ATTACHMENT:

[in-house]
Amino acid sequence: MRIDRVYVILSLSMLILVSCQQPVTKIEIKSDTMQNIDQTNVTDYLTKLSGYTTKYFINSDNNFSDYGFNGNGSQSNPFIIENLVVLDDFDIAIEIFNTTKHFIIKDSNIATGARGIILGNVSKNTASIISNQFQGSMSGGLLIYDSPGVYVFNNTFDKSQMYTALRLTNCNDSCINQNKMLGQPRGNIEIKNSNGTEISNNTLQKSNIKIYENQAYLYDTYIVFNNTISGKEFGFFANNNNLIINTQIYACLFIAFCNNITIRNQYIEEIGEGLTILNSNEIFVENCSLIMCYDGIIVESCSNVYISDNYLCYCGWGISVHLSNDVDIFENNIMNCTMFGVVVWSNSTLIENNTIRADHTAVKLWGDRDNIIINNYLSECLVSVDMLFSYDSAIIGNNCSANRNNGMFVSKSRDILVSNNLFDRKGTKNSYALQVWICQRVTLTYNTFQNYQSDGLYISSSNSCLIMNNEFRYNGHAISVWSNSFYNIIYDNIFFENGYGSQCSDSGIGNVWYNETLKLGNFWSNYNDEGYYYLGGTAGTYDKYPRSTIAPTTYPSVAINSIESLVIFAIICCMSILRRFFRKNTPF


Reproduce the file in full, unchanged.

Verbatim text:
[in-house]
Amino acid sequence: MRIDRVYVILSLSMLILVSCQQPVTKIEIKSDTMQNIDQTNVTDYLTKLSGYTTKYFINSDNNFSDYGFNGNGSQSNPFIIENLVVLDDFDIAIEIFNTTKHFIIKDSNIATGARGIILGNVSKNTASIISNQFQGSMSGGLLIYDSPGVYVFNNTFDKSQMYTALRLTNCNDSCINQNKMLGQPRGNIEIKNSNGTEISNNTLQKSNIKIYENQAYLYDTYIVFNNTISGKEFGFFANNNNLIINTQIYACLFIAFCNNITIRNQYIEEIGEGLTILNSNEIFVENCSLIMCYDGIIVESCSNVYISDNYLCYCGWGISVHLSNDVDIFENNIMNCTMFGVVVWSNSTLIENNTIRADHTAVKLWGDRDNIIINNYLSECLVSVDMLFSYDSAIIGNNCSANRNNGMFVSKSRDILVSNNLFDRKGTKNSYALQVWICQRVTLTYNTFQNYQSDGLYISSSNSCLIMNNEFRYNGHAISVWSNSFYNIIYDNIFFENGYGSQCSDSGIGNVWYNETLKLGNFWSNYNDEGYYYLGGTAGTYDKYPRSTIAPTTYPSVAINSIESLVIFAIICCMSILRRFFRKNTPF